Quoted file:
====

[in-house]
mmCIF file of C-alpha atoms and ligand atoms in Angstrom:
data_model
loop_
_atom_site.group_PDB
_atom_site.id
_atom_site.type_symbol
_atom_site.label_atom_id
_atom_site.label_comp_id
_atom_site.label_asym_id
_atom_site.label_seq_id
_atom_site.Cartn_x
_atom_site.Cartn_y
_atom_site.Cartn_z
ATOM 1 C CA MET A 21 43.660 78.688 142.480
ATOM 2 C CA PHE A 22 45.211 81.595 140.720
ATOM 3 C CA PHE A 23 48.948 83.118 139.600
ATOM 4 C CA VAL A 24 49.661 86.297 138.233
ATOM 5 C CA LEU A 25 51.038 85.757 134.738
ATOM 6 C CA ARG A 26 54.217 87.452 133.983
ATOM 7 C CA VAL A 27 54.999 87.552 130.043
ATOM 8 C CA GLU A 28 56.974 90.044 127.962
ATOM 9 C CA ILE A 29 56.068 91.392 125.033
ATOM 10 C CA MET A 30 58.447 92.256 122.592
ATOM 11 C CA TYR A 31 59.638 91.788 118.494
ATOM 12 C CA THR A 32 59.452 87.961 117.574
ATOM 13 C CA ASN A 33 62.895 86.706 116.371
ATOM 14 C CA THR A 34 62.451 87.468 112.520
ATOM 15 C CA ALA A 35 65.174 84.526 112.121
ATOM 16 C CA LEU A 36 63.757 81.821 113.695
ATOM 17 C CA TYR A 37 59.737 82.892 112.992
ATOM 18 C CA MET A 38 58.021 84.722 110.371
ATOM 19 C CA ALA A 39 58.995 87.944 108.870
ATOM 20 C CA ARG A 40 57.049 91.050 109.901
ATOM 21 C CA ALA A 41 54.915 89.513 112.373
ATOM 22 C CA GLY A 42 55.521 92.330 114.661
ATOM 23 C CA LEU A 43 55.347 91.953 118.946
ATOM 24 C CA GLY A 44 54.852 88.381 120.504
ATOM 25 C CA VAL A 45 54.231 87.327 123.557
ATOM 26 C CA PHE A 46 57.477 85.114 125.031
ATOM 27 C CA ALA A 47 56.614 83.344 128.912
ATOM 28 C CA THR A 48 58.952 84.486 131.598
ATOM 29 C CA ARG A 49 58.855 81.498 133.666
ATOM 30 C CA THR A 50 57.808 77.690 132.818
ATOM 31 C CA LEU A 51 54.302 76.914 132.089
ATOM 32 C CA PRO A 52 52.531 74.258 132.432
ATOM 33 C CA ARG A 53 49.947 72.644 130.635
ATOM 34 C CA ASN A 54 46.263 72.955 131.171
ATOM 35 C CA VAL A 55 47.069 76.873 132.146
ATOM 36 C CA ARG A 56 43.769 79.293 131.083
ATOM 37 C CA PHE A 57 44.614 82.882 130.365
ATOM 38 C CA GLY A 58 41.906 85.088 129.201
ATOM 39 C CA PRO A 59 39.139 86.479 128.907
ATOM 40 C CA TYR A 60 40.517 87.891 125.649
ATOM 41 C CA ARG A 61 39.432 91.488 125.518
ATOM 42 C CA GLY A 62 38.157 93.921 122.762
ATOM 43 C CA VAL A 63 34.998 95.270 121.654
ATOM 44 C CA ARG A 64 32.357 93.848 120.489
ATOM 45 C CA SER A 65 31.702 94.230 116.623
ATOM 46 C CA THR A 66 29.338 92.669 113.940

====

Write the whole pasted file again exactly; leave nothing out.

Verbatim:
[in-house]
mmCIF file of C-alpha atoms and ligand atoms in Angstrom:
data_model
loop_
_atom_site.group_PDB
_atom_site.id
_atom_site.type_symbol
_atom_site.label_atom_id
_atom_site.label_comp_id
_atom_site.label_asym_id
_atom_site.label_seq_id
_atom_site.Cartn_x
_atom_site.Cartn_y
_atom_site.Cartn_z
ATOM 1 C CA MET A 21 43.660 78.688 142.480
ATOM 2 C CA PHE A 22 45.211 81.595 140.720
ATOM 3 C CA PHE A 23 48.948 83.118 139.600
ATOM 4 C CA VAL A 24 49.661 86.297 138.233
ATOM 5 C CA LEU A 25 51.038 85.757 134.738
ATOM 6 C CA ARG A 26 54.217 87.452 133.983
ATOM 7 C CA VAL A 27 54.999 87.552 130.043
ATOM 8 C CA GLU A 28 56.974 90.044 127.962
ATOM 9 C CA ILE A 29 56.068 91.392 125.033
ATOM 10 C CA MET A 30 58.447 92.256 122.592
ATOM 11 C CA TYR A 31 59.638 91.788 118.494
ATOM 12 C CA THR A 32 59.452 87.961 117.574
ATOM 13 C CA ASN A 33 62.895 86.706 116.371
ATOM 14 C CA THR A 34 62.451 87.468 112.520
ATOM 15 C CA ALA A 35 65.174 84.526 112.121
ATOM 16 C CA LEU A 36 63.757 81.821 113.695
ATOM 17 C CA TYR A 37 59.737 82.892 112.992
ATOM 18 C CA MET A 38 58.021 84.722 110.371
ATOM 19 C CA ALA A 39 58.995 87.944 108.870
ATOM 20 C CA ARG A 40 57.049 91.050 109.901
ATOM 21 C CA ALA A 41 54.915 89.513 112.373
ATOM 22 C CA GLY A 42 55.521 92.330 114.661
ATOM 23 C CA LEU A 43 55.347 91.953 118.946
ATOM 24 C CA GLY A 44 54.852 88.381 120.504
ATOM 25 C CA VAL A 45 54.231 87.327 123.557
ATOM 26 C CA PHE A 46 57.477 85.114 125.031
ATOM 27 C CA ALA A 47 56.614 83.344 128.912
ATOM 28 C CA THR A 48 58.952 84.486 131.598
ATOM 29 C CA ARG A 49 58.855 81.498 133.666
ATOM 30 C CA THR A 50 57.808 77.690 132.818
ATOM 31 C CA LEU A 51 54.302 76.914 132.089
ATOM 32 C CA PRO A 52 52.531 74.258 132.432
ATOM 33 C CA ARG A 53 49.947 72.644 130.635
ATOM 34 C CA ASN A 54 46.263 72.955 131.171
ATOM 35 C CA VAL A 55 47.069 76.873 132.146
ATOM 36 C CA ARG A 56 43.769 79.293 131.083
ATOM 37 C CA PHE A 57 44.614 82.882 130.365
ATOM 38 C CA GLY A 58 41.906 85.088 129.201
ATOM 39 C CA PRO A 59 39.139 86.479 128.907
ATOM 40 C CA TYR A 60 40.517 87.891 125.649
ATOM 41 C CA ARG A 61 39.432 91.488 125.518
ATOM 42 C CA GLY A 62 38.157 93.921 122.762
ATOM 43 C CA VAL A 63 34.998 95.270 121.654
ATOM 44 C CA ARG A 64 32.357 93.848 120.489
ATOM 45 C CA SER A 65 31.702 94.230 116.623
ATOM 46 C CA THR A 66 29.338 92.669 113.940